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The Forgotten Scandal of Women’s Safety in Prisons

With intense scrutiny on the sending of transgender offenders to women’s prisons, Sian Norris reports on the much-ignored safety issue impacting incarcerated women – self harm

A prison officer watches at a mother and baby unit in a UK jail. Photo: Jeff Morgan/Alamy

The Forgotten Scandal of Women’s Safety in Prisons

With intense scrutiny on the sending of transgender offenders to women’s prisons, Sian Norris reports on the much-ignored safety issue impacting incarcerated women – self-harm

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There are two incidents of self-harm every hour in women’s prisons, with rates of self-harm eight times higher in the female estate than in male prisons, according to Government data published today. 

The number of self-harm incidents in the three months leading up to September 2022 increased by 8% in male prisons but by a shocking 42% in the female estate, peaking at 4,807 incidents in the third quarter of last year.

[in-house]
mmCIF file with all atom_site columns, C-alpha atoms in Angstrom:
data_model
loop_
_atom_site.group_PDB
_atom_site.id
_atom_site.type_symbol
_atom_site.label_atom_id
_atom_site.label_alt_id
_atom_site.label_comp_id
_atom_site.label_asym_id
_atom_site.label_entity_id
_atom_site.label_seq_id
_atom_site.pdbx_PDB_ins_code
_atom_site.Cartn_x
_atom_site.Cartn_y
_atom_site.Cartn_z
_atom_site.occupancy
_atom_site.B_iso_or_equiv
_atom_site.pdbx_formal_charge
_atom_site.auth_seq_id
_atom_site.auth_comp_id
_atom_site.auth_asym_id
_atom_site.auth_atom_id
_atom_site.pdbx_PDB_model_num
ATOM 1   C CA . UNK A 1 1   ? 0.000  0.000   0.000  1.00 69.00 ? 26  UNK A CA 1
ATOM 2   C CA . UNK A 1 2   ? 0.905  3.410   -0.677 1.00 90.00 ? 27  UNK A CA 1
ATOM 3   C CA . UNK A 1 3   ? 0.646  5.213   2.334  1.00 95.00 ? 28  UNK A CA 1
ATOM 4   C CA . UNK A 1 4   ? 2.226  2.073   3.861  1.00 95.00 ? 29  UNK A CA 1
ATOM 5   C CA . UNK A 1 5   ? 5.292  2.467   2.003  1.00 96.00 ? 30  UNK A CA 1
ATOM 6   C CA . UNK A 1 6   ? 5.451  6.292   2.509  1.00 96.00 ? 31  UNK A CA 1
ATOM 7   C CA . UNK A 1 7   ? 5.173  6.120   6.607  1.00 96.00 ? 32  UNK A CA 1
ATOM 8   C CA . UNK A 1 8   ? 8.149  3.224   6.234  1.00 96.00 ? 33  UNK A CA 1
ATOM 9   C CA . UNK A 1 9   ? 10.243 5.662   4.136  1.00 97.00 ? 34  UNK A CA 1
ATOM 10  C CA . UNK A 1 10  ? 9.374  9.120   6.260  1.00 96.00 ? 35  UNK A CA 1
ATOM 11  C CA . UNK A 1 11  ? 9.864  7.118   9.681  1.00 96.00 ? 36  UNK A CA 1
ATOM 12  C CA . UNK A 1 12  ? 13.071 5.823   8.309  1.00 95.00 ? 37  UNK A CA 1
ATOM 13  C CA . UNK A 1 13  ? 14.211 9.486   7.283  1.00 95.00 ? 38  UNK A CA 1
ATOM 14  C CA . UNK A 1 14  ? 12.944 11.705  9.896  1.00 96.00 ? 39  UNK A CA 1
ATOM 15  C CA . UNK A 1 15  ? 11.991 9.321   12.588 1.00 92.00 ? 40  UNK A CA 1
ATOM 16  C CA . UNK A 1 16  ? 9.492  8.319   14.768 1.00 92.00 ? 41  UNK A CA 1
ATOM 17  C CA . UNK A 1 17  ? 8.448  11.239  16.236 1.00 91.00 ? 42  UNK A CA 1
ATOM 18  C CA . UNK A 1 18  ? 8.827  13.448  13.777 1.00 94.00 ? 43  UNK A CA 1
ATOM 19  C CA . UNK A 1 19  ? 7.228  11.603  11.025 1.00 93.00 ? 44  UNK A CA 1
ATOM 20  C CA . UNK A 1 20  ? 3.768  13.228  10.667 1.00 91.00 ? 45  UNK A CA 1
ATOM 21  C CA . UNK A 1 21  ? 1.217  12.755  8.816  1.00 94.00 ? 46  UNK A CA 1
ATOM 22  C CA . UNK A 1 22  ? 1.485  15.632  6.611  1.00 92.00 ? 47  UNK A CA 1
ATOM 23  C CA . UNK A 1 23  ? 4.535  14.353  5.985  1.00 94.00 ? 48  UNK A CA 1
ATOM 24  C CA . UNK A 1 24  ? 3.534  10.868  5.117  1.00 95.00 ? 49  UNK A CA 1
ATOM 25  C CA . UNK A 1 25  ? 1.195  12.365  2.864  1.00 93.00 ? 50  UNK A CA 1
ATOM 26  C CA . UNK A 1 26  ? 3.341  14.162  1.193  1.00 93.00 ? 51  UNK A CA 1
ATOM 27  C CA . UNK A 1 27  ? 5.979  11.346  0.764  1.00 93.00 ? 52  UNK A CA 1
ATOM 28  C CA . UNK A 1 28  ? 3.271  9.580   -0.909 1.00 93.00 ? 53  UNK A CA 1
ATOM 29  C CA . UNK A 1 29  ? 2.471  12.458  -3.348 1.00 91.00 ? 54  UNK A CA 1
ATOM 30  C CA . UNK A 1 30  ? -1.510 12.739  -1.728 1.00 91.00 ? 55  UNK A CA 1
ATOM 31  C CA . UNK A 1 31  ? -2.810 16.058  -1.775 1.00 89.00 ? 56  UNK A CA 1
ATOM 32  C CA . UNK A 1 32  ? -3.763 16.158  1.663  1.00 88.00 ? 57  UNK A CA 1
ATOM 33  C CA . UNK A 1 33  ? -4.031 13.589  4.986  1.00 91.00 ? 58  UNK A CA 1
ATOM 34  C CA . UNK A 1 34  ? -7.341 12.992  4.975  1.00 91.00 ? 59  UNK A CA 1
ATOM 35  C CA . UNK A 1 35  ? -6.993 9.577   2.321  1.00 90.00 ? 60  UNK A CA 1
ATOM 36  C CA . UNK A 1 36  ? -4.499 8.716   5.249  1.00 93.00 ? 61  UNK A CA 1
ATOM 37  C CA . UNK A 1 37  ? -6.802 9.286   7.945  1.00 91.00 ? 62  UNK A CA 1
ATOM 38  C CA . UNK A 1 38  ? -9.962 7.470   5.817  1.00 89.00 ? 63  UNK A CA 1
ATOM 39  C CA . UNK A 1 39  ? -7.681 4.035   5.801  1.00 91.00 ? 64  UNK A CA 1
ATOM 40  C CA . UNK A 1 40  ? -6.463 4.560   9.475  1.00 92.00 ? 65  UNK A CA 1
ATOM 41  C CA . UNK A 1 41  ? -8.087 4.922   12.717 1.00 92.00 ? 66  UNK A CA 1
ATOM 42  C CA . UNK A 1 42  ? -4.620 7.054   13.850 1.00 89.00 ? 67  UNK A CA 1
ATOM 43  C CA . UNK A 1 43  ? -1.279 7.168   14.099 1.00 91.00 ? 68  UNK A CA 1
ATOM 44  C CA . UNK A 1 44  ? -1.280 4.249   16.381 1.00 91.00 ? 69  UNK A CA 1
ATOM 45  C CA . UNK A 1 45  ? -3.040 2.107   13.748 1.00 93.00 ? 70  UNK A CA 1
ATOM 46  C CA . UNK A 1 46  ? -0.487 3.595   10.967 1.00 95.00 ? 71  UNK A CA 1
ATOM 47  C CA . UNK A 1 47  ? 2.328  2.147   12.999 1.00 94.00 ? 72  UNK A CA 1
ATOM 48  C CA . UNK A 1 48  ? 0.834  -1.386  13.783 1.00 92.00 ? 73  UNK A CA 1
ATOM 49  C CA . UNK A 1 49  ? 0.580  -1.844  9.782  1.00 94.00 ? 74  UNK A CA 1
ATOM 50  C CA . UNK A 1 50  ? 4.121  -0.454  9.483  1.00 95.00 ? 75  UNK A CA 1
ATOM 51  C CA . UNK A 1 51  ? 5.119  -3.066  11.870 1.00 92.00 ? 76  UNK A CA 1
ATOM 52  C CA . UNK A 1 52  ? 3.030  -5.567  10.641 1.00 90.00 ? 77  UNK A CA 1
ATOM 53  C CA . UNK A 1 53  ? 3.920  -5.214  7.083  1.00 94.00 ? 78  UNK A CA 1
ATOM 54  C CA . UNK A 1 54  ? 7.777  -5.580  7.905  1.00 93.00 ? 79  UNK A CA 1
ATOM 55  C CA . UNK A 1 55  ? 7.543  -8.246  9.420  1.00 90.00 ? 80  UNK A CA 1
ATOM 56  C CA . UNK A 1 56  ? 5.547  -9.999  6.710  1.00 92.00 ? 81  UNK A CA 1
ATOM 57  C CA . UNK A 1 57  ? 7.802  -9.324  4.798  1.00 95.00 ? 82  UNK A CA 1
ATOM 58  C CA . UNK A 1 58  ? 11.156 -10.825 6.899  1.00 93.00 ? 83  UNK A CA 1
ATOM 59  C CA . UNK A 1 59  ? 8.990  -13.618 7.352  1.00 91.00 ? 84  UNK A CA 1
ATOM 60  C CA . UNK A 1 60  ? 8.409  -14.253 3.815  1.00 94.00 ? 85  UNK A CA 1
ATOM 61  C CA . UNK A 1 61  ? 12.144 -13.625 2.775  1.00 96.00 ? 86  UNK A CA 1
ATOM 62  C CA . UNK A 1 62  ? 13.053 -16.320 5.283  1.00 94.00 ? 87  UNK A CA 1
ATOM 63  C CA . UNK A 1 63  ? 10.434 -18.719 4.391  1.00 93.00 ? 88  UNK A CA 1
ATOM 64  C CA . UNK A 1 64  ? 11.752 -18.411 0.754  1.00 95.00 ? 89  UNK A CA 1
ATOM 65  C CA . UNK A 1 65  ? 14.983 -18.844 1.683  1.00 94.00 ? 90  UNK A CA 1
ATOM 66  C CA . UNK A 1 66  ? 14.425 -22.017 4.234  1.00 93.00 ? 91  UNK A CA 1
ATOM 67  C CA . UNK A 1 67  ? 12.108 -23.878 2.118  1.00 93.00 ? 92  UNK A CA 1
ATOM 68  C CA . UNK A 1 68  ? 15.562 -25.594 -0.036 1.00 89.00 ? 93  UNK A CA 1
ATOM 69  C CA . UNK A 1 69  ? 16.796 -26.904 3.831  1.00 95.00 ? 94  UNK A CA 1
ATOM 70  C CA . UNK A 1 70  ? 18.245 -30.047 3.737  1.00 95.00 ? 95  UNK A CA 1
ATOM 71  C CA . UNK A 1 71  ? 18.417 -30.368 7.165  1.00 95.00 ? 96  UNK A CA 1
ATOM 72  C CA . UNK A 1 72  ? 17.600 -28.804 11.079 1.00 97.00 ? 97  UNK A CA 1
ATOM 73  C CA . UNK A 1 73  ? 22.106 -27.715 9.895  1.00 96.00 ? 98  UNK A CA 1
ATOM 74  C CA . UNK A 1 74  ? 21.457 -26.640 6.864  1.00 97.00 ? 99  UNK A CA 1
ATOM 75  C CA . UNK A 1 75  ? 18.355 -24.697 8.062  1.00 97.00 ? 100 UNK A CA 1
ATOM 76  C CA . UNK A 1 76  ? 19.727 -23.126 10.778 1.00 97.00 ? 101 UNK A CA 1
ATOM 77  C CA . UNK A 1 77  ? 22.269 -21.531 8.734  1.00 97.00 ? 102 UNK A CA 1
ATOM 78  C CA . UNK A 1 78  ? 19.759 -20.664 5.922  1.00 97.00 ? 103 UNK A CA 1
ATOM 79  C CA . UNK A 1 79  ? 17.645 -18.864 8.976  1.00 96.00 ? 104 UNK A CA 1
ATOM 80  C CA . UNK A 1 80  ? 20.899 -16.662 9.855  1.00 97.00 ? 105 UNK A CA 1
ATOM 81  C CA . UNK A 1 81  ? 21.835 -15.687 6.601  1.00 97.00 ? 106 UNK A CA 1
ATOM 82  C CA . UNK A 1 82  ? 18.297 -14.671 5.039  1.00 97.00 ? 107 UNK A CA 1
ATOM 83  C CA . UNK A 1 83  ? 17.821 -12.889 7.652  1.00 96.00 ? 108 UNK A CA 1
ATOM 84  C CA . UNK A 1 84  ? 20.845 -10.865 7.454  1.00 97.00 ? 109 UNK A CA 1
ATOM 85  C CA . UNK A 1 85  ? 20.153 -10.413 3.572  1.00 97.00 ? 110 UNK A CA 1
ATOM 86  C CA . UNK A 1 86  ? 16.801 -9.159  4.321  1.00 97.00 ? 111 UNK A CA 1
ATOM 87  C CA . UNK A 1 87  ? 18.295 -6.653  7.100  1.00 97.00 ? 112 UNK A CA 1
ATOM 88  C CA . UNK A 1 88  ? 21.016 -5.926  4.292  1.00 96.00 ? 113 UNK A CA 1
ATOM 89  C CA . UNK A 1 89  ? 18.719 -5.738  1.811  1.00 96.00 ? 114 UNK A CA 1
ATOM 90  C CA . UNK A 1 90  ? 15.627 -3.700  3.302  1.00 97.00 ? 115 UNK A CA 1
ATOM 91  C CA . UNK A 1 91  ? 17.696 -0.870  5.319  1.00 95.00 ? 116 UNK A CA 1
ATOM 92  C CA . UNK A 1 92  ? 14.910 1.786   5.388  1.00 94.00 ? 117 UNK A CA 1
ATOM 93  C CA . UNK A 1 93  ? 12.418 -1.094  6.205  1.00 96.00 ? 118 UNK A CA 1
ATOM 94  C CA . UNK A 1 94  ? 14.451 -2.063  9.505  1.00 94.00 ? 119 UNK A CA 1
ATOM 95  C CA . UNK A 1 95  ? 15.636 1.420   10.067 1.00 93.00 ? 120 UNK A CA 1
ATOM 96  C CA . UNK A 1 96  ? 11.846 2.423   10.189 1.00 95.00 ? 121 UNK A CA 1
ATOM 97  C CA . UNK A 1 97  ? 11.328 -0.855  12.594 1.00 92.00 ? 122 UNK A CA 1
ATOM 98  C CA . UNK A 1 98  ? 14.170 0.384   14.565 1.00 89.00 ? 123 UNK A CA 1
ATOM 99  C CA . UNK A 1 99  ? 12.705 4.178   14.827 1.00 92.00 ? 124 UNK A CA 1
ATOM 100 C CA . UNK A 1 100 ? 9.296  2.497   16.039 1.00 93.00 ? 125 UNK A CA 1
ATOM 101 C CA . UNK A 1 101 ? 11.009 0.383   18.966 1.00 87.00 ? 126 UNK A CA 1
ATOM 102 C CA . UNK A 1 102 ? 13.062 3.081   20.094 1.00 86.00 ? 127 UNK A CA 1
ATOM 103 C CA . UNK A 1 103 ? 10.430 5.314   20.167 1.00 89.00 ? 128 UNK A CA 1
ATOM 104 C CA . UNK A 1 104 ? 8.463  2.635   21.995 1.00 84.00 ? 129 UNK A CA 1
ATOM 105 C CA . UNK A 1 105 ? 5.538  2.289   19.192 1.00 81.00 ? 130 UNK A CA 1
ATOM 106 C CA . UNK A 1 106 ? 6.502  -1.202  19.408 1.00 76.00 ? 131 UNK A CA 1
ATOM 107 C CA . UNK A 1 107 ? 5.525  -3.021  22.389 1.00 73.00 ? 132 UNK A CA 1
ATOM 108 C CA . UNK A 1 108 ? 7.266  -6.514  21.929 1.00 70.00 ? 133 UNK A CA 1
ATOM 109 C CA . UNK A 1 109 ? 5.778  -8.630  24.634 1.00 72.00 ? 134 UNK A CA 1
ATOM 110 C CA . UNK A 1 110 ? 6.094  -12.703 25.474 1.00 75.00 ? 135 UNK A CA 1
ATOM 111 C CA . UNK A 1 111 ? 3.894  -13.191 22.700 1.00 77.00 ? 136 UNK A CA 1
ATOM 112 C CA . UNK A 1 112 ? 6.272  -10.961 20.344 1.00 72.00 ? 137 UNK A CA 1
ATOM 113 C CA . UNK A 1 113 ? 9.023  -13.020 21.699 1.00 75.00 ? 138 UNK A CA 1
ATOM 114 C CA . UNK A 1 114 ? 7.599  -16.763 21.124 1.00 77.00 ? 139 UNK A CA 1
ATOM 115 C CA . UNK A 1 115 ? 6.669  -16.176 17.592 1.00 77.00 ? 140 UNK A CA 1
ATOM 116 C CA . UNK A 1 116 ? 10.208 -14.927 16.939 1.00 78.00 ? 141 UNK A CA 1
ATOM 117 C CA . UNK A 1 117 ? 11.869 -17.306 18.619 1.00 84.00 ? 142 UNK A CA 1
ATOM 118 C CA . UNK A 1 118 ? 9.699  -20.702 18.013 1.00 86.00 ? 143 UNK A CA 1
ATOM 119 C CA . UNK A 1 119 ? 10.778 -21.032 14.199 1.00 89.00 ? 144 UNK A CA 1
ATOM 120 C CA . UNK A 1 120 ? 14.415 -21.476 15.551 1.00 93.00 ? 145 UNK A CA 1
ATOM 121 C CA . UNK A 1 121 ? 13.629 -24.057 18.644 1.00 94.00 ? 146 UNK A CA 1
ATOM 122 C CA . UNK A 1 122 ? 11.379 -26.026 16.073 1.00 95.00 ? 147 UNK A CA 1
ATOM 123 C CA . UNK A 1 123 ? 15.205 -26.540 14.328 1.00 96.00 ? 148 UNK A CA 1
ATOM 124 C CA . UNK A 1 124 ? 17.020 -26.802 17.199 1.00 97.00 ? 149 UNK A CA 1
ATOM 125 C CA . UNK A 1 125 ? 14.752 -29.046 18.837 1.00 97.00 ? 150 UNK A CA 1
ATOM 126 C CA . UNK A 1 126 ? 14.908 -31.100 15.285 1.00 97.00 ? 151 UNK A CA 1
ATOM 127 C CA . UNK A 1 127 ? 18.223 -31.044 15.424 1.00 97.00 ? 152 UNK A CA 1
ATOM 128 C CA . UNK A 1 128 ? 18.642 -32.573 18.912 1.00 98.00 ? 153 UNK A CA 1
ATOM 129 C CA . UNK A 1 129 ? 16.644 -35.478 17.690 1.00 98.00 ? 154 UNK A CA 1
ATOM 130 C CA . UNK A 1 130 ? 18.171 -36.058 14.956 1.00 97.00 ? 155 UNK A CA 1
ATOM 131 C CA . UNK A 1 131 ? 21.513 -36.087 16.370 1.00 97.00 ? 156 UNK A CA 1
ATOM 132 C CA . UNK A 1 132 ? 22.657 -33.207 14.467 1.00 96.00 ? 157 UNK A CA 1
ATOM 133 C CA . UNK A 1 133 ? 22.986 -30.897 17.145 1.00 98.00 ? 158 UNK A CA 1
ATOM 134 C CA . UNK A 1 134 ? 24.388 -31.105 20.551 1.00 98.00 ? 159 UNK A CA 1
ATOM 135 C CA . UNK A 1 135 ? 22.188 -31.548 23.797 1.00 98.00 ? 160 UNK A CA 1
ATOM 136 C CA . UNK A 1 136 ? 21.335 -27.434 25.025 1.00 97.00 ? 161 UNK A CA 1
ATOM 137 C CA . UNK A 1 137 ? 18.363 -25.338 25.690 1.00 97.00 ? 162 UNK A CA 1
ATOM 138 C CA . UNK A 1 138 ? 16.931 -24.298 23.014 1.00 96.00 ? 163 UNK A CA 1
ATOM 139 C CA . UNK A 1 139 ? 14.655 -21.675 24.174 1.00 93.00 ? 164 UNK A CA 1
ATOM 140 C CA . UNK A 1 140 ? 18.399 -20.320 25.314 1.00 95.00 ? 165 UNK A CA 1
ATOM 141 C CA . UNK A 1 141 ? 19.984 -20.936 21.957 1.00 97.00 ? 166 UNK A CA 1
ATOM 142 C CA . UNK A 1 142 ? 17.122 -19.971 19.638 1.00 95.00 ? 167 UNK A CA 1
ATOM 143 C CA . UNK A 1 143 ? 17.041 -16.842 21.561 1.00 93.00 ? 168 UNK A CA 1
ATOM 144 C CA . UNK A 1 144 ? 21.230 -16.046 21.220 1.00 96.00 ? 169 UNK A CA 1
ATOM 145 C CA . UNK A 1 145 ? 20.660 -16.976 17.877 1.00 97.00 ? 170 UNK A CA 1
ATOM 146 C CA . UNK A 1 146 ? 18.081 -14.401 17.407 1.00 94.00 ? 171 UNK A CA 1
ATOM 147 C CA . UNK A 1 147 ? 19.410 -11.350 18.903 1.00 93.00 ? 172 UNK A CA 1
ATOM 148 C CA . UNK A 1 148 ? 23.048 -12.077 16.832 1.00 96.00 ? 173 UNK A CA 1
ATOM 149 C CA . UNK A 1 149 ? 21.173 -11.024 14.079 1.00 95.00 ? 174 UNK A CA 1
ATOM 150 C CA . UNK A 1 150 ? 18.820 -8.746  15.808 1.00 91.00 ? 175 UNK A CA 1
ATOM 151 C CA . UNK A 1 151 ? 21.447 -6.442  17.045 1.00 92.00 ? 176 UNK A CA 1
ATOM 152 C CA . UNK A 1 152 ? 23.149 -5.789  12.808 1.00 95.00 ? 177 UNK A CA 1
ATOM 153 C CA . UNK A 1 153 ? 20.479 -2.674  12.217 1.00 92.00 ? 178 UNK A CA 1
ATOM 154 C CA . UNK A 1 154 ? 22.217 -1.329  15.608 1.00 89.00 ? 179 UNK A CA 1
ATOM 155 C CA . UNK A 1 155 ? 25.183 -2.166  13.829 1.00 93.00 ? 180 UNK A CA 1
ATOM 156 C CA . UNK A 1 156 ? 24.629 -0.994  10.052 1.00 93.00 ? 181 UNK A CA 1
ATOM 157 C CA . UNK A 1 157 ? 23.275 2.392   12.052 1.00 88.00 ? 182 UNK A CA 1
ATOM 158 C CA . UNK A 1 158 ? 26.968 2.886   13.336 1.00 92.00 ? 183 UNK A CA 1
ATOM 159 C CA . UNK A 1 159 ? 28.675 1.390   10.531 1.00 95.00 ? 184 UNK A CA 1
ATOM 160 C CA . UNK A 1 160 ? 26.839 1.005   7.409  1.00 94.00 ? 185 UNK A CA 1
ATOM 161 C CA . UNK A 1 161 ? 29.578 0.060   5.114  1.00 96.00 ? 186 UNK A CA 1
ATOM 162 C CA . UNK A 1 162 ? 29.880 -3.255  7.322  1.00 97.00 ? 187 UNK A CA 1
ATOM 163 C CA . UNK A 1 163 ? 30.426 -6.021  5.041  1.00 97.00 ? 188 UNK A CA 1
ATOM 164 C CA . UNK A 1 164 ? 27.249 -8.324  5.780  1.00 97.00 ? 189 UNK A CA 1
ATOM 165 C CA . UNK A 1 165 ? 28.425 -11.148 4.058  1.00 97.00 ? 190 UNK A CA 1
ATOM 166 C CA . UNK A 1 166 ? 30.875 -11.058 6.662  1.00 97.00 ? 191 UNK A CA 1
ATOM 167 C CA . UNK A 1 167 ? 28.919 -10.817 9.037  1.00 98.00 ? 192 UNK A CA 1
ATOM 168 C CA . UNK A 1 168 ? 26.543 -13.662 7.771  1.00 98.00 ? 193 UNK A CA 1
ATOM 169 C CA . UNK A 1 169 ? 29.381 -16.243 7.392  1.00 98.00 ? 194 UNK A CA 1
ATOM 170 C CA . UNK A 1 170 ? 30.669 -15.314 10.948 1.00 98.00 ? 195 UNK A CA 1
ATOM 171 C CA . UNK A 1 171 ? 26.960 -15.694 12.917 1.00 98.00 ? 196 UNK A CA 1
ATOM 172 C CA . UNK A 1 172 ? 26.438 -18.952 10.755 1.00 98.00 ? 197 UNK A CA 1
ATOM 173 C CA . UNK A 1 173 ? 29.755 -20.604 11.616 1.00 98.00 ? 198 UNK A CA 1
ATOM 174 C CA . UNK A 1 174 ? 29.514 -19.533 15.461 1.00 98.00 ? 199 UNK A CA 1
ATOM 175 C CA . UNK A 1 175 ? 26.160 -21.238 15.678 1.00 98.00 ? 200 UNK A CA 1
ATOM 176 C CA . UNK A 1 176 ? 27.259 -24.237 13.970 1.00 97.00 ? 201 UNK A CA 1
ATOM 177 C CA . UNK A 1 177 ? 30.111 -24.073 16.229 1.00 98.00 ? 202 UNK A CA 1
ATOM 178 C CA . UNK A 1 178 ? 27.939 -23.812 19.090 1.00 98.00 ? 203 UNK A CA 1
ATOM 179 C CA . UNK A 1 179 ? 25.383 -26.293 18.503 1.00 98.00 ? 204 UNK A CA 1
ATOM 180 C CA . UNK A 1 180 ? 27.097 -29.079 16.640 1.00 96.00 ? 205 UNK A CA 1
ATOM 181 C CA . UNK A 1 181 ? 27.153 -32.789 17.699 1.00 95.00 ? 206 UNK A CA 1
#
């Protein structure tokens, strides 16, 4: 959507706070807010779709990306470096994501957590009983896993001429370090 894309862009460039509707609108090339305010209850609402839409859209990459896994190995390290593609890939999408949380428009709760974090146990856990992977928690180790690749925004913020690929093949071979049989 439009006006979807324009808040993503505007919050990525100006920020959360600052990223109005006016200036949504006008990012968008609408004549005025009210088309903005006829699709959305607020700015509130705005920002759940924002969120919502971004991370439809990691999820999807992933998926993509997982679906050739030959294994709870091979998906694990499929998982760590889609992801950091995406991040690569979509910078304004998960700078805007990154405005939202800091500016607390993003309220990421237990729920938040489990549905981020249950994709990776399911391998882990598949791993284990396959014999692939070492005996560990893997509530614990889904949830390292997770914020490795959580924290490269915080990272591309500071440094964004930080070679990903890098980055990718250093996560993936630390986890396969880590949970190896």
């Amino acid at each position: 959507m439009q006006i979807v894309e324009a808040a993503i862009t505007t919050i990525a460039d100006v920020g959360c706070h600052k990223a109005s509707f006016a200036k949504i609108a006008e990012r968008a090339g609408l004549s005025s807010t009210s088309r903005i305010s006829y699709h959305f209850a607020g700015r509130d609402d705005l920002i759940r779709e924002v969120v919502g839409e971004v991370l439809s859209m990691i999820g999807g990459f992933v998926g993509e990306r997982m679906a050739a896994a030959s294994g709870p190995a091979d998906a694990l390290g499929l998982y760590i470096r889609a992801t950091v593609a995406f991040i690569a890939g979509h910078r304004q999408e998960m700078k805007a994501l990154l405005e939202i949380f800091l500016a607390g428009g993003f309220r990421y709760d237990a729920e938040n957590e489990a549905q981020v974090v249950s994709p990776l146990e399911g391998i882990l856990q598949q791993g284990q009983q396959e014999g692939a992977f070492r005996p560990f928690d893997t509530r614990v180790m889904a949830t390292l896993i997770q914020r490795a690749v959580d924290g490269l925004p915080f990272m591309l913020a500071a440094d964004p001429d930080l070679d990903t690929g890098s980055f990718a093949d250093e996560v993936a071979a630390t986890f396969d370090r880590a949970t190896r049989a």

A small number of individuals who repeatedly self-harm at high rates have a disproportionate impact on this figure: just over a half (52%) of prisoners who self-harmed in 2021 did so more than once.

The shocking numbers come at a time of intense media scrutiny on women in prison, over the decision not to send a serial sex offender who now identifies as female to a women’s prison in Scotland. 

Initially it was decided that Isla Bryson, who raped two women and was previously known as Adam Graham, had initially been moved to a female prison. However, after concerns about the safety of women inmates, the convicted rapist was moved to the men’s estate. The Scottish Government has since stated that transgender prisoners convicted of crimes relating to violence against women and girls should not be housed in the female estate. 

Questions remain, however, about transgender prisoners currently in Scotland’s women’s prisons convicted of sexual violence against women and girls. 


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While focus has rightly been on the safety of women housed with sexually violent offenders, less attention is paid to the ongoing health and safety issues of female prisoners, such as self-harm, which is now at the highest level on record in women’s prisons.